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What's the best way to introduce someone to Jazz?

AAJ Staff By

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Date: 23-Apr-1998 15:35:56
From: Chris S ( cslawec9@idt.net )
I meant GENDER, not "genre." Doh!


Date: 23-Apr-1998 20:02:13
From: Tom ( StarEast@aol.,com )
Chris is right ... Gender should be the NEXT subject of this discussion if not part of it. It has been my experience that all but a very few women are as appreciative of jazz ss one would hope. Happily, many that are are also extremely knowledgeable. But they constitute a miniscule part of the listening audience. It's unfortunate that so many come to jazz through its "soda pop" variety "a-la-Kenny G." Some never outgrow that trash and learn something about the historical evolution of this essential and pervasive art. I have had some success in the past with introducing women to jazz through the vocalists—most especially the Three Divas: "Ella, Sarah and Lady Day." And if my intentions aren't particularly honorable, I might through in a thing or two by Mr. Hartman. Has anyone considered introducing them to the music through Mr. Eastwood's "Bridges of Madison County" video? If that doesn't work, then I guess they're just plain tone deaf!


Date: 23-Apr-1998 20:45:24
From: rob craven ( rcrave@webtv.net )
i came to love jazz thru the music of miles & trane. i used to listen to the beatles, blues, dylan and the dead.i find that people need, as an intro, a song they are familiar with. for me, standards were the start.miles' "round about midnight," tranes prestige stuff.as far as women, from my limited exp. "gentle side of john coltrane"was a great intro for my wife (who listens to nothing but new age).kenny g. is a bad place to start. thinking that someone will progress to monk or trane isn't going to work. do you know any ex bay city rollers fans that are into chuck berry?


Date: 25-Apr-1998 10:46:43
From: robin d steel ( captain.aspirin@virgin.net )
This is a bassackwards comment,i'm a receiver not a giver of info.So thanks to all for the helpful tips,the most relevant for me being preferred music of other types and "listen."I have spent far too long tweaking my hi-fi for a sound and not enough time listening to music,the obvious enthusiasm of those who dig jazz has got me going again.When I was 12 i had acccess to about 6 records firehouse 5 on 45's and of all things "odds against tomorrow" by MJQ now I find there is another vibes plaer besides Milt someone called L.Hampton .Anyway I digress point is i'm back in the fold and enjoying it,but I think I have to stay with the smooth for now ,avoid the avant-garde,and not try too hard to understand,just listen.Thanks again,keep the comments coming.Write me Rob.P.S.You damn colonials don't know how lucky you are,a travelling Smithsonian indeed!


Date: 27-Apr-1998 04:56:29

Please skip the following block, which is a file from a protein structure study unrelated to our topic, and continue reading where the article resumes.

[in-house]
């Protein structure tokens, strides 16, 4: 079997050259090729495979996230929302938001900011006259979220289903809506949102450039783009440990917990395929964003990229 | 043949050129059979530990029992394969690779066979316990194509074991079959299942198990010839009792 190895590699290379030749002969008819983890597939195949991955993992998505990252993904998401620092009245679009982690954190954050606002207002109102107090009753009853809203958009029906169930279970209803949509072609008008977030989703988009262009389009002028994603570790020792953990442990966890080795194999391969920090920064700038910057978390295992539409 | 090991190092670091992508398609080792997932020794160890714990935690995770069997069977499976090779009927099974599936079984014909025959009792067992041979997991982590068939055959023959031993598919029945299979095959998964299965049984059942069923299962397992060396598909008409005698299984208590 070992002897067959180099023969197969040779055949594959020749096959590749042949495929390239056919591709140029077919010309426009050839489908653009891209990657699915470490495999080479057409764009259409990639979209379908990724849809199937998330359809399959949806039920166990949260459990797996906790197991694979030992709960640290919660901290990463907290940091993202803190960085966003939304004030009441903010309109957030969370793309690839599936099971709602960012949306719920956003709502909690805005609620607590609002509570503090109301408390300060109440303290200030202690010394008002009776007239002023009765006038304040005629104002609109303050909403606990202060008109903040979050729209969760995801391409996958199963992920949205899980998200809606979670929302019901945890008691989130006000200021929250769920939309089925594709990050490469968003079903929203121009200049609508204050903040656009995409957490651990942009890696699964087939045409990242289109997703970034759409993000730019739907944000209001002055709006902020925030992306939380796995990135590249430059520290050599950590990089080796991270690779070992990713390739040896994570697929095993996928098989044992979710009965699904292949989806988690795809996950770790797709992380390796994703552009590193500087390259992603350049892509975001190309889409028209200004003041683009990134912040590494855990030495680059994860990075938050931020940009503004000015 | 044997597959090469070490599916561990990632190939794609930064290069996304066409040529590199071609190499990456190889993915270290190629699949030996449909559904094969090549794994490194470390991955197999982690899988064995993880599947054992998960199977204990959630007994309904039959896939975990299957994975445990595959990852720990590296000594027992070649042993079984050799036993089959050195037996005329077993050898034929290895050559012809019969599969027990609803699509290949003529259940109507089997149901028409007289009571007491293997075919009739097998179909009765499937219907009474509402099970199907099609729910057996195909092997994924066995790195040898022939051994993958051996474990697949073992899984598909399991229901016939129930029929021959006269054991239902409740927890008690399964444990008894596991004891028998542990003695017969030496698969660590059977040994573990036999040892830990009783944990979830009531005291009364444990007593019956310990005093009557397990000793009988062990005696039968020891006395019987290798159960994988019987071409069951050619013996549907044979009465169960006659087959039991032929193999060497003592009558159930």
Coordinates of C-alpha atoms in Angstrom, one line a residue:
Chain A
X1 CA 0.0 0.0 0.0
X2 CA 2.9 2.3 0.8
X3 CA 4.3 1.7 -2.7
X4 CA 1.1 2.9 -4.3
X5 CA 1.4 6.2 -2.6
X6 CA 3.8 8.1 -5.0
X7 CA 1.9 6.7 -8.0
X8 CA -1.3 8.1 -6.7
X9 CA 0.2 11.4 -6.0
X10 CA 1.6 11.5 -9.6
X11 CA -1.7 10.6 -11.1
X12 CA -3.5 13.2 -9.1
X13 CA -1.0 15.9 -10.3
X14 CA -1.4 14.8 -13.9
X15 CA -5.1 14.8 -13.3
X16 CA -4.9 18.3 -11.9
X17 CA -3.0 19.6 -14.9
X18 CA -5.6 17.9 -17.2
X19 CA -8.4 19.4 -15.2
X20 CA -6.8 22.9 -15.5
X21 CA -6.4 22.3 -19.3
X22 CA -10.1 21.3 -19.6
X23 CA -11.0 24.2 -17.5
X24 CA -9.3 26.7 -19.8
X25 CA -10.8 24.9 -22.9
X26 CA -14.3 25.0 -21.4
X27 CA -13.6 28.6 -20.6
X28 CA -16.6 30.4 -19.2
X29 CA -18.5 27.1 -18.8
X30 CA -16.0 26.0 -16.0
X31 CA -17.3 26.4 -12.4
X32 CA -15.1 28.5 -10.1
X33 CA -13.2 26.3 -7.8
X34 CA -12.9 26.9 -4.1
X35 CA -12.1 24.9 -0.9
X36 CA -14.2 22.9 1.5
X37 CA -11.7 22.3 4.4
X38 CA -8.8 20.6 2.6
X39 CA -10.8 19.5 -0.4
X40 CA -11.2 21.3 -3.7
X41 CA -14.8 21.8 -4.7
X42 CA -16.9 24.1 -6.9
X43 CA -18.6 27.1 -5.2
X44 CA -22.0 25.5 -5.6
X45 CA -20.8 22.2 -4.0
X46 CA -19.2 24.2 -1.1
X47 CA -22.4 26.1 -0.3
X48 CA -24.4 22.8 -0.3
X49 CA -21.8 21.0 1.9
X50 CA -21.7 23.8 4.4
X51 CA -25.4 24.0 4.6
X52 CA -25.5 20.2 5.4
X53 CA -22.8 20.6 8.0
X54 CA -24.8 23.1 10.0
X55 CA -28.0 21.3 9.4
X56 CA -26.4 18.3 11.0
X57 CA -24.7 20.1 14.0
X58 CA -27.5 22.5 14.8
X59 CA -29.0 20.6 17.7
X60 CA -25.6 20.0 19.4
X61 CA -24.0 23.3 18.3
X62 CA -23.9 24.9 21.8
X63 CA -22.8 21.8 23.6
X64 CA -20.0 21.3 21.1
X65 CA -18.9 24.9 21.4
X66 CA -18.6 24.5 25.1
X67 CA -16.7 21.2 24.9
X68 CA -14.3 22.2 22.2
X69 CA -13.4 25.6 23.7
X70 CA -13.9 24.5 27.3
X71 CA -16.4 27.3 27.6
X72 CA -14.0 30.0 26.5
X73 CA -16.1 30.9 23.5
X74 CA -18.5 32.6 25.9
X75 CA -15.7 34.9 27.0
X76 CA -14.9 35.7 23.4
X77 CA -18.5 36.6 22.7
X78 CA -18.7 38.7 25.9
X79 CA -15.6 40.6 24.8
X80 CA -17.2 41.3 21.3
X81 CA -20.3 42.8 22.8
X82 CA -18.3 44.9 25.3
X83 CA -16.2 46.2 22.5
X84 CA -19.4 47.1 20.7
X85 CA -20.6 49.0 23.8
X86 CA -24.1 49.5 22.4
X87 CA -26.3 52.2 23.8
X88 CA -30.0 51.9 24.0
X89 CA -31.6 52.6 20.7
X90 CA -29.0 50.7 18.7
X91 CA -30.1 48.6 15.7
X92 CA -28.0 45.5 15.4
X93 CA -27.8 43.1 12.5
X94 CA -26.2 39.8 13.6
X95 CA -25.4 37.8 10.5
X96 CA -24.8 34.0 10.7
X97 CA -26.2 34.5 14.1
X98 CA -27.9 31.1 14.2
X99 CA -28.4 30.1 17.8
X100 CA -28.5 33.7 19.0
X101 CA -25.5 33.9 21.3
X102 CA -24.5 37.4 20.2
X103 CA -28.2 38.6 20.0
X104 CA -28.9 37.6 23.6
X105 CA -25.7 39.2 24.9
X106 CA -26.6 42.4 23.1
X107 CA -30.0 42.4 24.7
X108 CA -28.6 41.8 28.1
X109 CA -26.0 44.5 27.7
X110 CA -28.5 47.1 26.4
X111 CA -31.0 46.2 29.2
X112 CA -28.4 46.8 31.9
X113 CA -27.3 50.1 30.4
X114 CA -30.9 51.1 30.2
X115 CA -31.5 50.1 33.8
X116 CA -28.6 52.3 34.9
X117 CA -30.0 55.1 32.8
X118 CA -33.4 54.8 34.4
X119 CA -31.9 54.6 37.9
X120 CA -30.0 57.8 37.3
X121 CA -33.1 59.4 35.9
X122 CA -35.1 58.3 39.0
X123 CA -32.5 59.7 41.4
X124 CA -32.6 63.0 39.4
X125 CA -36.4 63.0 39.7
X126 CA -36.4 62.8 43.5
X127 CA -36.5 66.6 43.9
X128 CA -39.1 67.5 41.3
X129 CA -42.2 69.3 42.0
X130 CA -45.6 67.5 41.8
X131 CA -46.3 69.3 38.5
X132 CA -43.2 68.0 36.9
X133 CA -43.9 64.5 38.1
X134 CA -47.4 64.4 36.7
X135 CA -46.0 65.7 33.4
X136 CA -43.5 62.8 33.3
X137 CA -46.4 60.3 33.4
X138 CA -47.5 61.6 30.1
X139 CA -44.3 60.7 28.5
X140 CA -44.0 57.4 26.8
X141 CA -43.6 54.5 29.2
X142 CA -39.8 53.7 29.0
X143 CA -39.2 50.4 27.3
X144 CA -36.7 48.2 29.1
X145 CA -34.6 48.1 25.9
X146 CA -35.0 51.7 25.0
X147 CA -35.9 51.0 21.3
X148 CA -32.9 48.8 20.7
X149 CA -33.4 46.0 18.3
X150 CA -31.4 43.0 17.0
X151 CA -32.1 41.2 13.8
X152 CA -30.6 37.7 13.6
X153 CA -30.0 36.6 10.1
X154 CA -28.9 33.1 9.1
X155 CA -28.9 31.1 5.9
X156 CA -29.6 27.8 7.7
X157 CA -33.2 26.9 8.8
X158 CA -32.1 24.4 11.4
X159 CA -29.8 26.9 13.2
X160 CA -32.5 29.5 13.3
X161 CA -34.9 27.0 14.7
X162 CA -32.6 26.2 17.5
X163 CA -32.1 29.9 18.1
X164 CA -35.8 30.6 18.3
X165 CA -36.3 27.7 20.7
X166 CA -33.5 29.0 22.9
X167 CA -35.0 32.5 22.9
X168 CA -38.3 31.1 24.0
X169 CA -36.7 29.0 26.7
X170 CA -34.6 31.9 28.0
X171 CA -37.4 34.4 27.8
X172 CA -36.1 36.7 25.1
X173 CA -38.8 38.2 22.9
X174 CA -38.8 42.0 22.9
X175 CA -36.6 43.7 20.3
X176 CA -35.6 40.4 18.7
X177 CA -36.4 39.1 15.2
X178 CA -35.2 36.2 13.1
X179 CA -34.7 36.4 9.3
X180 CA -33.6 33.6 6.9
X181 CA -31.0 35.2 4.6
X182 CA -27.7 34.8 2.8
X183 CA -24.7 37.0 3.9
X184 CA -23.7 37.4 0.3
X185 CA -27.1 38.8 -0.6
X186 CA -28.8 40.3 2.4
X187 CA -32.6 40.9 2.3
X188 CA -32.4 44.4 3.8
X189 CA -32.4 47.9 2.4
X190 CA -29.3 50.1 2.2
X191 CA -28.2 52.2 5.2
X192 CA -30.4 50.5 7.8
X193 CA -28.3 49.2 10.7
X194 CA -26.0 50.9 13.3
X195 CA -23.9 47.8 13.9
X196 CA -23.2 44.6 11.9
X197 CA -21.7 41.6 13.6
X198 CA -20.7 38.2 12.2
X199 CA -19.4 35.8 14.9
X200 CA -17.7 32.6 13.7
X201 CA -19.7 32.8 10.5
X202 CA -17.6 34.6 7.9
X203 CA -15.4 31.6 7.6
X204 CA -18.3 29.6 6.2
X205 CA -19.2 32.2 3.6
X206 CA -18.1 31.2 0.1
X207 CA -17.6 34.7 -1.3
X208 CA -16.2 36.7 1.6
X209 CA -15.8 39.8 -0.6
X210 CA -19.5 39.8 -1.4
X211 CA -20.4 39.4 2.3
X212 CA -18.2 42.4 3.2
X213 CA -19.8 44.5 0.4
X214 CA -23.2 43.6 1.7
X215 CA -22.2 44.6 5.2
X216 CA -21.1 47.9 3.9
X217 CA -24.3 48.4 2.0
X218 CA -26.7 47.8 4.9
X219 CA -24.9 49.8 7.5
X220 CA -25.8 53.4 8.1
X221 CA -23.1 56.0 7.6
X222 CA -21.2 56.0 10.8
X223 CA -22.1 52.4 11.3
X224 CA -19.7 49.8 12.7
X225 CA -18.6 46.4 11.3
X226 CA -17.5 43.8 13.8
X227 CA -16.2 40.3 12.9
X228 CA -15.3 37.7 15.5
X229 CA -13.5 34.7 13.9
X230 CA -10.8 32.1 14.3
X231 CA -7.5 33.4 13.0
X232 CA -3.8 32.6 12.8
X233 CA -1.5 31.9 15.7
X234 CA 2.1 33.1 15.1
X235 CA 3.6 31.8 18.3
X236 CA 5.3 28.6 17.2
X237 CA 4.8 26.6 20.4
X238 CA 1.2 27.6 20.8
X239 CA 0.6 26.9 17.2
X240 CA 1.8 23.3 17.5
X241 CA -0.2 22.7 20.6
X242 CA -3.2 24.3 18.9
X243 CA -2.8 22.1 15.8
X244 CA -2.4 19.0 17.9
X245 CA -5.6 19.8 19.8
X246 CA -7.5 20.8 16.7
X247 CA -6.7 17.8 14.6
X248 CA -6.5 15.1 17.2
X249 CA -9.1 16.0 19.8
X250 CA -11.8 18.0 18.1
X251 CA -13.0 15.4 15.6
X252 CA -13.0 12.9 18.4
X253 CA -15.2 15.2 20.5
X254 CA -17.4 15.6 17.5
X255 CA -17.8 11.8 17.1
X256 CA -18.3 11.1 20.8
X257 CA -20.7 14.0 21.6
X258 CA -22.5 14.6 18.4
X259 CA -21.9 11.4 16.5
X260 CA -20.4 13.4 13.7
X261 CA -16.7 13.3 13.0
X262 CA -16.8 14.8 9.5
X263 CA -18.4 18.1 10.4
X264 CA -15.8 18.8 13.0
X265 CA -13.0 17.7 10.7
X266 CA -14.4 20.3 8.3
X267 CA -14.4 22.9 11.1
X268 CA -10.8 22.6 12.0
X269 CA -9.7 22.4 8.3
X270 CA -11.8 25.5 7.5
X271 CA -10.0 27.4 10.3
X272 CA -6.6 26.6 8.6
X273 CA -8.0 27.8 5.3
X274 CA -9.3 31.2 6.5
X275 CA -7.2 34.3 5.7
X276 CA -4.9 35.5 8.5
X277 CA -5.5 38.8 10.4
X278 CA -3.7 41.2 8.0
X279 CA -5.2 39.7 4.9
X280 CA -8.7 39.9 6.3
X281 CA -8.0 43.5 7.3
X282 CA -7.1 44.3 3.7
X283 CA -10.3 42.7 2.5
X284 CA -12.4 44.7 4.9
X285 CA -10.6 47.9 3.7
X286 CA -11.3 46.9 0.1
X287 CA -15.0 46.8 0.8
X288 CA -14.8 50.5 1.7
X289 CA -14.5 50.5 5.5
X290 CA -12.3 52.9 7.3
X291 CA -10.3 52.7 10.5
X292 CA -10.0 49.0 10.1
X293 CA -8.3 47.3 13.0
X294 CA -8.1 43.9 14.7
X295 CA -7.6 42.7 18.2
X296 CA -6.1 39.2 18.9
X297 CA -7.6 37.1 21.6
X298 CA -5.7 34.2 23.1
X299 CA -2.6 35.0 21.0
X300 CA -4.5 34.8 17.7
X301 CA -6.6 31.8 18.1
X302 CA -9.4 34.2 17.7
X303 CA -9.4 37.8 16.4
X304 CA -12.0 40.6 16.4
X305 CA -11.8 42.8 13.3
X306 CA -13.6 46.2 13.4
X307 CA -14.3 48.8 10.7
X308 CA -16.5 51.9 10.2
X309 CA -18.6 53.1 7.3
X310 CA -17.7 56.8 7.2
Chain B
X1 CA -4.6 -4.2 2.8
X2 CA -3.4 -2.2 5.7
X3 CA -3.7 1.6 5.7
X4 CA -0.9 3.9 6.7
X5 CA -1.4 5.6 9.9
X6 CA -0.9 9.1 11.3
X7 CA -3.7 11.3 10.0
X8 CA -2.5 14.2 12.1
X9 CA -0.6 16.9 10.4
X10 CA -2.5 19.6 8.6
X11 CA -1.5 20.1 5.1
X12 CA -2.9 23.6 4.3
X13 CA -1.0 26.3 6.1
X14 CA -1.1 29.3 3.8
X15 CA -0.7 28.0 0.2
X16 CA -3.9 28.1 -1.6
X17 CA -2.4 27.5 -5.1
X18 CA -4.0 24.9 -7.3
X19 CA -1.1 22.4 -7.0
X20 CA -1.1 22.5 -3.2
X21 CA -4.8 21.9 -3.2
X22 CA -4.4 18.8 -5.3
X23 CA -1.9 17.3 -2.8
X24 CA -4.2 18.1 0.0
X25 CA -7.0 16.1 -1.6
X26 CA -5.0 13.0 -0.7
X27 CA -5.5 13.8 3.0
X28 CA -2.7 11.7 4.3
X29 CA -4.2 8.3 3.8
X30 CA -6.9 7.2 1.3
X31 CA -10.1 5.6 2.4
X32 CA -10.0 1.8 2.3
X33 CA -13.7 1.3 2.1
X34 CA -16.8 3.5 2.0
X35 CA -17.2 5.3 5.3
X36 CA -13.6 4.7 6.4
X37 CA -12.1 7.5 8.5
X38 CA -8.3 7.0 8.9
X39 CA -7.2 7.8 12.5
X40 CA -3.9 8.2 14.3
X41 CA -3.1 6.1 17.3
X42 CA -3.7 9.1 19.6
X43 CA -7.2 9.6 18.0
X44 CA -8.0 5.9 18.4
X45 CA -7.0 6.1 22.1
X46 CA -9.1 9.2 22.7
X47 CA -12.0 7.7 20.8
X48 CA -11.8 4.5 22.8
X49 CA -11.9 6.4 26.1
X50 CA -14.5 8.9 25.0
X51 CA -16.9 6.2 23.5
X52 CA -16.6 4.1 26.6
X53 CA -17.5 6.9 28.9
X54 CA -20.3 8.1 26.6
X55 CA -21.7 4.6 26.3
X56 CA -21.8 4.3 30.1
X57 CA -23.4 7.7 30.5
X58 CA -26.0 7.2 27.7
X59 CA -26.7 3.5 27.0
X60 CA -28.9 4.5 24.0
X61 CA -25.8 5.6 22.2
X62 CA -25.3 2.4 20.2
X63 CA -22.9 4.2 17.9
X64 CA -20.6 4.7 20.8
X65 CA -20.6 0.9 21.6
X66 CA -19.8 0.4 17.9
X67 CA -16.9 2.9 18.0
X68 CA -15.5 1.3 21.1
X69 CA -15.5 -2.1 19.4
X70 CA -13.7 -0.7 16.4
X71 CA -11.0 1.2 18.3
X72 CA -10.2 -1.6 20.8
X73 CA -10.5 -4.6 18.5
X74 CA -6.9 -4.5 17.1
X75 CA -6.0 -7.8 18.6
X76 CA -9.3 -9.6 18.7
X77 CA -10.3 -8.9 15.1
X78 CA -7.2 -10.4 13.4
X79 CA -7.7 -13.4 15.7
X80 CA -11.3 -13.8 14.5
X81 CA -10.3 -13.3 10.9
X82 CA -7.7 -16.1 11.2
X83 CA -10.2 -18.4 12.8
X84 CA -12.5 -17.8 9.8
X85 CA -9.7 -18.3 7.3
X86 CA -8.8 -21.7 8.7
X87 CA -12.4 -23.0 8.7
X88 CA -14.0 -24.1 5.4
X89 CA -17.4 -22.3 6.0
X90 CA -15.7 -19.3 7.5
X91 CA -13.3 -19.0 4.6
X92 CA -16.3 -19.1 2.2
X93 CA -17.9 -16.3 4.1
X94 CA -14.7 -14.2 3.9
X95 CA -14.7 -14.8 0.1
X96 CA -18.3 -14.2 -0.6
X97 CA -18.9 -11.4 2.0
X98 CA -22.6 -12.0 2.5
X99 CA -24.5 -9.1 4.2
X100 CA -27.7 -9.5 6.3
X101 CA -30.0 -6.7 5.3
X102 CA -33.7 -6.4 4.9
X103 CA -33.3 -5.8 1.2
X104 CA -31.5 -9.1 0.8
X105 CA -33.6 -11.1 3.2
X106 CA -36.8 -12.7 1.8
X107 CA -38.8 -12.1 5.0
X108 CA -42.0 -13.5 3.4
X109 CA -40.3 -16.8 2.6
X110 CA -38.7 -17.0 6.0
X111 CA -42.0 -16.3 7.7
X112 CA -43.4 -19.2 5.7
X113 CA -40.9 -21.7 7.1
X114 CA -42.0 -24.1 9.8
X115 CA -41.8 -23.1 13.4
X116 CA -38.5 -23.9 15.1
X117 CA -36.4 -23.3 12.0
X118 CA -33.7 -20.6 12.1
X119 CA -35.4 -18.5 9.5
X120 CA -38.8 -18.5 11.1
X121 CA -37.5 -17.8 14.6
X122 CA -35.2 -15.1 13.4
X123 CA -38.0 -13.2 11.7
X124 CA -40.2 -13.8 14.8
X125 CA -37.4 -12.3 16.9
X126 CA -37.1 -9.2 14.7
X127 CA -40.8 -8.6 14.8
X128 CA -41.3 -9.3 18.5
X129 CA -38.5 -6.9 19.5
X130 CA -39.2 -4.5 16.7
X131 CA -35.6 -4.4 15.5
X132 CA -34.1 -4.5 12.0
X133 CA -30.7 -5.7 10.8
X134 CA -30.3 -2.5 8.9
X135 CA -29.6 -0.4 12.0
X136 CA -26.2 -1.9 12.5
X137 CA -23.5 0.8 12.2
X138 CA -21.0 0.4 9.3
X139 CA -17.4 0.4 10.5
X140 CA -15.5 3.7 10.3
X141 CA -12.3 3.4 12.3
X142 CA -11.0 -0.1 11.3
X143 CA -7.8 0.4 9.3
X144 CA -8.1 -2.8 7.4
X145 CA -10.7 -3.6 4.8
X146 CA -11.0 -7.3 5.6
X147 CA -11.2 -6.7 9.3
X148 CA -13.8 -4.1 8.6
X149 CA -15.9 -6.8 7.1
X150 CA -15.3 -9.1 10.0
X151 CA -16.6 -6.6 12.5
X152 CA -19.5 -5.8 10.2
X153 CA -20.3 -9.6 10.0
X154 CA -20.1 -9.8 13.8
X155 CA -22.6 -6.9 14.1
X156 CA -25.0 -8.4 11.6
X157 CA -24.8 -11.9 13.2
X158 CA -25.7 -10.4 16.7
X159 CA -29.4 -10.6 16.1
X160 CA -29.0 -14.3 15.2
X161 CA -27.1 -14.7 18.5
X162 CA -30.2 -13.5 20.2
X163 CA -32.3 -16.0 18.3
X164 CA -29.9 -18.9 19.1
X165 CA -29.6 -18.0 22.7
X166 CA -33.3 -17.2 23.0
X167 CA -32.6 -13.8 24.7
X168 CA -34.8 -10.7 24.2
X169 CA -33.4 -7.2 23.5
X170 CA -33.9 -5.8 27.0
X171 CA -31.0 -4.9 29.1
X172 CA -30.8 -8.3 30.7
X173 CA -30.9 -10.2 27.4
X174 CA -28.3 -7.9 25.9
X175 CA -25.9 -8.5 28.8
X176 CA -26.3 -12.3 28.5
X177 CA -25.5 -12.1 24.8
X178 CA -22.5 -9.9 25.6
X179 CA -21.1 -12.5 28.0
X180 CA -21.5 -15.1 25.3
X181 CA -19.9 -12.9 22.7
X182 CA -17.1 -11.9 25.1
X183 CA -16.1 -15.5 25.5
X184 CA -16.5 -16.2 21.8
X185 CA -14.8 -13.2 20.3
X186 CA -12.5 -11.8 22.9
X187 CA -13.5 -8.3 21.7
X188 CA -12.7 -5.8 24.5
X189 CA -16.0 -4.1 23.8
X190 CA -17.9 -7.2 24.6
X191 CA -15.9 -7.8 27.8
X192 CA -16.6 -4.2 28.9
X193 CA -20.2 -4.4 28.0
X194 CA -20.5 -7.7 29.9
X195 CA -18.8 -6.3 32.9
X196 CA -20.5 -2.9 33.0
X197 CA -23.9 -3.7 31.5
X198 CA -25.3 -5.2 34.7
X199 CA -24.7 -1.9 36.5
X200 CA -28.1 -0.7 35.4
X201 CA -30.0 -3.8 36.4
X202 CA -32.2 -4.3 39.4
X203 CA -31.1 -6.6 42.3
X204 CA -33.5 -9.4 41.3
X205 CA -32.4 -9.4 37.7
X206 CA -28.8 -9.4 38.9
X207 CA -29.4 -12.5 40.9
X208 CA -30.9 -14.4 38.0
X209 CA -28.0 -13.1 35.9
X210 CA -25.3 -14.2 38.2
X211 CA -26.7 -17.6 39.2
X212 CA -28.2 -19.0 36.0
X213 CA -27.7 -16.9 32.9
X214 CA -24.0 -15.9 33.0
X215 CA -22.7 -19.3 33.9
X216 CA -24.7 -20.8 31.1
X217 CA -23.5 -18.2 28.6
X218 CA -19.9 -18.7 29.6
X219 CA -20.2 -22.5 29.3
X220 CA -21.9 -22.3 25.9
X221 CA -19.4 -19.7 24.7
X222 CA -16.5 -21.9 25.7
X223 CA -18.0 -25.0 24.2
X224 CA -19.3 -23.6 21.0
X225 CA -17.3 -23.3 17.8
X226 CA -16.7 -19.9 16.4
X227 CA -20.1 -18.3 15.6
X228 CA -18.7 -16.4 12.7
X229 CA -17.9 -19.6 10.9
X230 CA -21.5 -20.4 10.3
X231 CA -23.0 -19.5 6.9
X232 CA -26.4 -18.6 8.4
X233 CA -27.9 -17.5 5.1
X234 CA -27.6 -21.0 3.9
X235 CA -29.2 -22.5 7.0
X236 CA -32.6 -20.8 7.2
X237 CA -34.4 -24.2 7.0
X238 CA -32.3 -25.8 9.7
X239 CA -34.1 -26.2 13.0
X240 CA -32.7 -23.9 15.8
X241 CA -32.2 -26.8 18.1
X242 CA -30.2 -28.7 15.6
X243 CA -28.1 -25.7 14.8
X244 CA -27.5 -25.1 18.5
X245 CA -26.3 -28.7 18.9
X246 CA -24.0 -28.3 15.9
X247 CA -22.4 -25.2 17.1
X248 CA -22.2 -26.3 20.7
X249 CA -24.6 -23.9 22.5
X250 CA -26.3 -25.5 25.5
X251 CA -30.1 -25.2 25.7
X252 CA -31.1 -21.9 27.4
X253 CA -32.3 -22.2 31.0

From: Jay C
Great comments by all. I'd like to add that sometimes its good to throw it all at a listener, gradually over a period of time. Miles, King Crimson, Artie Shaw, Django etc. It's hard to say what will stick and why. Being from a rock background one might think I'd like Pat Metheny or King Crimson. While I have come to appreciate them, I started off liking Django and Benny Goodman. Who'd a thunk it?




Date: 27-Apr-1998 17:29:13
From: Patrick Conway ( pconway@one.net )
I'm introducing my 12 year old son to jazz in a roundabout way. He plays alto sax in the school band program, but doesn't like it much. Rather listen to Green Day, his favorite rock band. I have him play along with a jazz recording as a break from doing his usual school band practicing. He's listening to Lee Morgan's Sidewinder recording. He knows very little about sax, only the G major scale, but he has fun. Maybe because he doesn't know the chords, so he just blows. But he does get into the rhythmic feel and that's the point, after all.


Date: 29-Apr-1998 13:44:04
From: Chris S ( cslawec9@idt.net )
Which kinda brings us in a roundabout way back to a very important point we would probably do well to plainly keep in view: Jazz fans (including and especially those with pretentious literary aspirations, such as yours truly) tend to think that "people don't like jazz because they don't UNDERSTAND it." Which tends to imply that those of us who do like jazz are smart enough to understand it, and those who don't like it are not. Which completely goes against this grain: the majority of the "great" be-bop compositions by Parker, Monk, Davis, are really extended workouts based on chord changes from POPULAR (i.e., easily understood) songs of their particular day. We jazz fans too tend, more than most, to be a rather snooty bunch (he attempted to say nicely).

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